New travel guide highlights eco-friendly options in Ecuador

02/11/04

Welcome Ecuador targets the 600,000 tourists that visit the Andean nation per year

In an effort to help protect Ecuador's unique biodiversity and cultural heritage, GlobalPlateau has teamed up with local and international environmental organizations to produce a traveler-friendly arrival guide that will steer tourists toward culturally and environmentally responsible choices.

The free guide, called Welcome Ecuador, is published in Spanish and English and is being distributed on inbound flights from Miami, Lima, and Bogotá. The guide details dozens of lodges, excursions and field-trip choices that operate in an environmentally sound manner and support local communities and economies.

"Tourism is really a double-edged sword," said GlobalPlateau's Marc Roudebush. "It can either fuel an economy in a low-impact way that supports culture and traditions, or – when done poorly – it can destroy the fragile ecosystems and cultures that draw tourists to these countries in the first place. The intention of Welcome Ecuador is to give travelers the information they need to make responsible choices."

"Welcome is a private sector-led development initiative designed to reward responsible operators with commercial success. It's exciting to be cooperating with the public sector to achieve a win-win outcome," adds Roudebush. Welcome Ecuador is published with the cooperation and in-kind support of Conservation International (CI), the Rainforest Alliance, the Ecuadorian Ecotourism Association (ASEC), as well as the Ecuadorian Ministries of Tourism and the Interior. Several airlines are distributing the publication, which will be issued three times per year and directed at the some 600,000 tourists who visit Ecuador annually.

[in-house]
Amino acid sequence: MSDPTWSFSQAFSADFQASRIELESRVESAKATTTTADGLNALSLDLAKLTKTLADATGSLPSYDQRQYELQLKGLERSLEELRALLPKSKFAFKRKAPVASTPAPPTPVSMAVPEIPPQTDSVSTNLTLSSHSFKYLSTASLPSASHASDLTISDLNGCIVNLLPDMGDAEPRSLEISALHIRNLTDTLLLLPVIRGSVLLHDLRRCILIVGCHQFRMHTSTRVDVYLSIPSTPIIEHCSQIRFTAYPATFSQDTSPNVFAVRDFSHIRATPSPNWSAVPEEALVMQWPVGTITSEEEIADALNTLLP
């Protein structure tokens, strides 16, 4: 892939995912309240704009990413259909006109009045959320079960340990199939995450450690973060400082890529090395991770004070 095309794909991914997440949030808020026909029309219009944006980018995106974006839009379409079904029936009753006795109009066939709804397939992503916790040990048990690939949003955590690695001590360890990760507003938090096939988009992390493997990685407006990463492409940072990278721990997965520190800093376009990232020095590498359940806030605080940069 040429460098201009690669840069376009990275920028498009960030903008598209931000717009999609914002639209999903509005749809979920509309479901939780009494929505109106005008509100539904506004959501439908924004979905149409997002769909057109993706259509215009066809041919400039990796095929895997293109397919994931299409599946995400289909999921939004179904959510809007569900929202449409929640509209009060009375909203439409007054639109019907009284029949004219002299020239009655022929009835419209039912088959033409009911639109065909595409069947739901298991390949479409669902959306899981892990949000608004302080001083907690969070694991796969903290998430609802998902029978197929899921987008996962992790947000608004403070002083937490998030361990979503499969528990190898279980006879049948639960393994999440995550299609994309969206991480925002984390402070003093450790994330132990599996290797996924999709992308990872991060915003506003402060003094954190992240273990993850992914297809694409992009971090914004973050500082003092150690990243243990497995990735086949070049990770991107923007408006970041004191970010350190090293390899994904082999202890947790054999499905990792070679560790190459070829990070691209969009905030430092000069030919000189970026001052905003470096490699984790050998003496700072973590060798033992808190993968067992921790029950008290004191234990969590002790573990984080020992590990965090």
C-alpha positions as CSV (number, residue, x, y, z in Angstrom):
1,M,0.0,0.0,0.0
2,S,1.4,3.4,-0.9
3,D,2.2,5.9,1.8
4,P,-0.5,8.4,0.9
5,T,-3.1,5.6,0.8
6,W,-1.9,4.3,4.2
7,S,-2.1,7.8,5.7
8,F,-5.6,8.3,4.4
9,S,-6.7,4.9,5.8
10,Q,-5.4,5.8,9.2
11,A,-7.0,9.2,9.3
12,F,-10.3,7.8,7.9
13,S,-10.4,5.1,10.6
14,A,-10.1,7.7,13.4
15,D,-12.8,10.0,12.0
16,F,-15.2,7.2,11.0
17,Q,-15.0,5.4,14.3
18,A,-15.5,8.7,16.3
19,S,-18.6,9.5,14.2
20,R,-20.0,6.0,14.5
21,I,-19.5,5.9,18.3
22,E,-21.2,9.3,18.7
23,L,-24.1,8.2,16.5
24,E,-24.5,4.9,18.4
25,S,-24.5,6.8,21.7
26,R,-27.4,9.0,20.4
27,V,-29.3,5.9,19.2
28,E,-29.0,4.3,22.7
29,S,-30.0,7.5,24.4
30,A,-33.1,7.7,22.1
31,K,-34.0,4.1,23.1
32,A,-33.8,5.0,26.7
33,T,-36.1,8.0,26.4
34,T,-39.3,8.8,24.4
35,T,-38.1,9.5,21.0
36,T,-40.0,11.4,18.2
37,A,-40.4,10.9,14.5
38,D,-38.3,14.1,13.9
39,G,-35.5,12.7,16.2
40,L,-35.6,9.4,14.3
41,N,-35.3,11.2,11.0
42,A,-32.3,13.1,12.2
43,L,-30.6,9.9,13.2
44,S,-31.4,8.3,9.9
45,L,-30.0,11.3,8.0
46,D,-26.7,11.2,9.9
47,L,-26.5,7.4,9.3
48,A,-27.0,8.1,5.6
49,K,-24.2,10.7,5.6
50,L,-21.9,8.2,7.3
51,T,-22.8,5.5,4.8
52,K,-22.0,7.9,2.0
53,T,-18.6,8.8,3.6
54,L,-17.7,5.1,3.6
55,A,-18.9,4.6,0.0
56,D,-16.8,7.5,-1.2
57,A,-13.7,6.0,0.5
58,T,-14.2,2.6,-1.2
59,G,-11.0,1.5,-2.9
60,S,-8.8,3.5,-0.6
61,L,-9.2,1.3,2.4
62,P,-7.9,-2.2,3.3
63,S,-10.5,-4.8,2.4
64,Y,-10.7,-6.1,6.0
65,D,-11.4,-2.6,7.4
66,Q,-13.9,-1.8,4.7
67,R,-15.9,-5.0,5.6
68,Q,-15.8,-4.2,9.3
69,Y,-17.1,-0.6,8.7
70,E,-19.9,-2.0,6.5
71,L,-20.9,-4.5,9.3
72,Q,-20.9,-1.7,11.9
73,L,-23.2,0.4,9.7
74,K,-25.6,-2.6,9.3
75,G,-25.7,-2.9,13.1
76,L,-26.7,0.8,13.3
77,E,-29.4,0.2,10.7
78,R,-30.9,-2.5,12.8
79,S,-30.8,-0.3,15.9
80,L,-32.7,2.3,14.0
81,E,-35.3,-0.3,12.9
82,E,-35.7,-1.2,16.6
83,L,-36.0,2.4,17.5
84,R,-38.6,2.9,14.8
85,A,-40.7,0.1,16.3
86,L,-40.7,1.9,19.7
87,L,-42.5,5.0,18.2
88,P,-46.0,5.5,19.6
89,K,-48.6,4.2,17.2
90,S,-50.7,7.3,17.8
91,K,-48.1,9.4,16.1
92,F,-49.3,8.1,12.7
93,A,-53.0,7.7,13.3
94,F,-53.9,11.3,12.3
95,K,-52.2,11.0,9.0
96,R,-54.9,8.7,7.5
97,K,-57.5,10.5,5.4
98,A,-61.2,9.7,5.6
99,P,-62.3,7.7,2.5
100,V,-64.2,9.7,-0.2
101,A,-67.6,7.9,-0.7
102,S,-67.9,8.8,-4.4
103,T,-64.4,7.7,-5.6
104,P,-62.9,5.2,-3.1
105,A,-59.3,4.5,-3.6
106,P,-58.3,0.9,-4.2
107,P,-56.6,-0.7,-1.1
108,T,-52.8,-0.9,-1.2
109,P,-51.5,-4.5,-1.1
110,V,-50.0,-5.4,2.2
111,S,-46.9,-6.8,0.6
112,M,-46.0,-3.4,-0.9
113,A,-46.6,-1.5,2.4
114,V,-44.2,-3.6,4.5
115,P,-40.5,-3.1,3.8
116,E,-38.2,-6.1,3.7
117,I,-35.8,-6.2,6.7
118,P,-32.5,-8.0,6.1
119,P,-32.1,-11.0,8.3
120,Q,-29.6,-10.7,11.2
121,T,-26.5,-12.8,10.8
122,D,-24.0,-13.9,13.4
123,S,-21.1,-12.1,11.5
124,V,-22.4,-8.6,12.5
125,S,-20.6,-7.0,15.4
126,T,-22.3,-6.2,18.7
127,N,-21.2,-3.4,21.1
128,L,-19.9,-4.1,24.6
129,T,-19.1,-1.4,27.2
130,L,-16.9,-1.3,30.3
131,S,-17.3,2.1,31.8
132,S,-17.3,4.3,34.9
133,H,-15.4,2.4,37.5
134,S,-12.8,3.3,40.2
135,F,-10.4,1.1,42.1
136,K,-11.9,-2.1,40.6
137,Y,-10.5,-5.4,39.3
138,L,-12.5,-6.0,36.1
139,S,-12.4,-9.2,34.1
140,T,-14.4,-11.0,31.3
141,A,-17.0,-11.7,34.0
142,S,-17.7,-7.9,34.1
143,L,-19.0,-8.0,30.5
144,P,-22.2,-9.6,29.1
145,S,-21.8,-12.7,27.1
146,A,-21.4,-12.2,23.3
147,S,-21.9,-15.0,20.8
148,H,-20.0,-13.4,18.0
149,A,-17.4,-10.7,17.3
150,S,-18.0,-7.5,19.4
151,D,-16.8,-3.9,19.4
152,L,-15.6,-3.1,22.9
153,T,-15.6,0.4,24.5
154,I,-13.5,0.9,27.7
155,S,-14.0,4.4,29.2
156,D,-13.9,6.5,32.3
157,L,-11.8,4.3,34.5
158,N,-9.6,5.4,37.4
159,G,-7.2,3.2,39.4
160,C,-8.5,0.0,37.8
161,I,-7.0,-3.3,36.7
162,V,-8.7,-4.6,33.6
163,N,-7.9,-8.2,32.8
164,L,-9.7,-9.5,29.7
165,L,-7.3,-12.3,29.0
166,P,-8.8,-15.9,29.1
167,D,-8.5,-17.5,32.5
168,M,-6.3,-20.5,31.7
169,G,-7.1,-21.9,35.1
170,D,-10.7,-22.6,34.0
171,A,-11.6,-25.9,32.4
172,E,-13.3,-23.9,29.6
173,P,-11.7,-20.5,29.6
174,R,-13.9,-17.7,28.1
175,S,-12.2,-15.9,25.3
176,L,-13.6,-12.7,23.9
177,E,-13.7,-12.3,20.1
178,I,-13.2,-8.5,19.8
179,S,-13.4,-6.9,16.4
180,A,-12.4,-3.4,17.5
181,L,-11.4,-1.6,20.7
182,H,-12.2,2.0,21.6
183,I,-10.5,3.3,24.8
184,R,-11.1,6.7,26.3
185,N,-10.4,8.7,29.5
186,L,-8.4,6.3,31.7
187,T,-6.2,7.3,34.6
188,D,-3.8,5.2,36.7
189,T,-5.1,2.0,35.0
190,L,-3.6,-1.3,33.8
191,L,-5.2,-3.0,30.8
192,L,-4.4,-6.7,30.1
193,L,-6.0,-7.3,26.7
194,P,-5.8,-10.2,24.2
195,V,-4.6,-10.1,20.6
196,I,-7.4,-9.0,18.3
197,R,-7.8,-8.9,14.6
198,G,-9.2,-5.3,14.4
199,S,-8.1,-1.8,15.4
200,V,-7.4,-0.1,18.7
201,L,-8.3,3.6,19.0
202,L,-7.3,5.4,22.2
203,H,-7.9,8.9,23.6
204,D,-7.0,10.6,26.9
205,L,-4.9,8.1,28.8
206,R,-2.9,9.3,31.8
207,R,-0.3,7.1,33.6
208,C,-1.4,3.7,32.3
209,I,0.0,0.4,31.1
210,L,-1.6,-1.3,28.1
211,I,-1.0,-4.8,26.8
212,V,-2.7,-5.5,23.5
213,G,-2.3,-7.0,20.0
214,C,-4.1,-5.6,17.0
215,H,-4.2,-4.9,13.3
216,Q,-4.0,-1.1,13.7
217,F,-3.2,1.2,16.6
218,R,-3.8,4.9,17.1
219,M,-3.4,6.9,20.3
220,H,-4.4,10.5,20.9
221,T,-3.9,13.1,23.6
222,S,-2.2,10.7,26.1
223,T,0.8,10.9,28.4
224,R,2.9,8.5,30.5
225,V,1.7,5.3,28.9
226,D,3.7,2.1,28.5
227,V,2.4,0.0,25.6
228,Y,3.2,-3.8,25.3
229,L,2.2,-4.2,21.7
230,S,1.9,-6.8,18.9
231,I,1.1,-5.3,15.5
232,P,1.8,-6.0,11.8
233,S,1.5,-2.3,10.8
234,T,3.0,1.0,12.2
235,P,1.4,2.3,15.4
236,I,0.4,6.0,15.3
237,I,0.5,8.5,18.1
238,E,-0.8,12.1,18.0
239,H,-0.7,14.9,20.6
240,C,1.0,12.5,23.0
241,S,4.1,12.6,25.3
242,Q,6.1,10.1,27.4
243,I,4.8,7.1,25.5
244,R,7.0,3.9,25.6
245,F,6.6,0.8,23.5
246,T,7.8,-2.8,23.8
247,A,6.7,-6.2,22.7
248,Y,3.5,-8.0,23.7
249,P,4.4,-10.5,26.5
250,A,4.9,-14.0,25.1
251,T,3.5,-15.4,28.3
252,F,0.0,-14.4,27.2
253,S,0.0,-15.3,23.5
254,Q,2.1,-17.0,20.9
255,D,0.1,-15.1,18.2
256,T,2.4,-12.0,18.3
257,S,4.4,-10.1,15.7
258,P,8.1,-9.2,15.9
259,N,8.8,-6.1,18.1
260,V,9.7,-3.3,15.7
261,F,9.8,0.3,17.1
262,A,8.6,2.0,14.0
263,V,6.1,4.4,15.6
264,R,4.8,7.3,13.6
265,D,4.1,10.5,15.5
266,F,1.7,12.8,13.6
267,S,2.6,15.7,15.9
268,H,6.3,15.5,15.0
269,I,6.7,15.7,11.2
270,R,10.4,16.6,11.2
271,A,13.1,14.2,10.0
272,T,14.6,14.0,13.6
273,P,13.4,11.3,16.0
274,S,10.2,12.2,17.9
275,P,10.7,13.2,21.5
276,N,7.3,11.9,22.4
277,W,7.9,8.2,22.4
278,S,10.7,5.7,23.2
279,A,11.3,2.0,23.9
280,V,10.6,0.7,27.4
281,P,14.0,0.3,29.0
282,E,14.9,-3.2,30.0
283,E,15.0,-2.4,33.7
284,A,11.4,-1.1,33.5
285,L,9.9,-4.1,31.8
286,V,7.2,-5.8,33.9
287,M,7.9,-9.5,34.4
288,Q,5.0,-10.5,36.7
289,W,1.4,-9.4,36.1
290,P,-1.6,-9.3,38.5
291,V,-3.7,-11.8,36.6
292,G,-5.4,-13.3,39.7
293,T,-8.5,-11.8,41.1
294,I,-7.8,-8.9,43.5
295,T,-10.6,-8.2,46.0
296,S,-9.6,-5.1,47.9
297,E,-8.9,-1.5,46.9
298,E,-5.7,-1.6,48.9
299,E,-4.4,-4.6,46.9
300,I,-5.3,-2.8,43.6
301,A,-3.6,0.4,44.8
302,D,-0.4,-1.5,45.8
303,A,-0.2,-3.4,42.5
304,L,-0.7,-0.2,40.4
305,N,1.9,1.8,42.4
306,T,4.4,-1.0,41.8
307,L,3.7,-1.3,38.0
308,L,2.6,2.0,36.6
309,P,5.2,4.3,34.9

"Ecuador is one of the 17 most biologically diverse countries in the world, but it's also one of the poorest in the region," said Conservation International's Andean Tourism Specialist, Stephen Edwards. "Responsible tourism is one of the few ways the global community can truly help protect Ecuador's natural and cultural treasures. Conservation International is supporting this initiative because we believe that sustainable tourism can bring benefits for conservation of biodiversity and cultural resources as well as provide important income."

One of the smallest countries in South America, Ecuador is also one of the most geographically varied. It is home to the world's highest active volcano, Cotopaxi (19,388 ft), some of the Amazon basin's most pristine rain forests, and the internationally renowned Galapagos Islands. Ecuador's natural beauty is rivaled only by its cultural heritage. It is one of the few countries in the world that is home to two cities considered world heritage sites by the United Nations: the capital of Quito and the southern city of Cuenca – both renowned for their colonial architecture.

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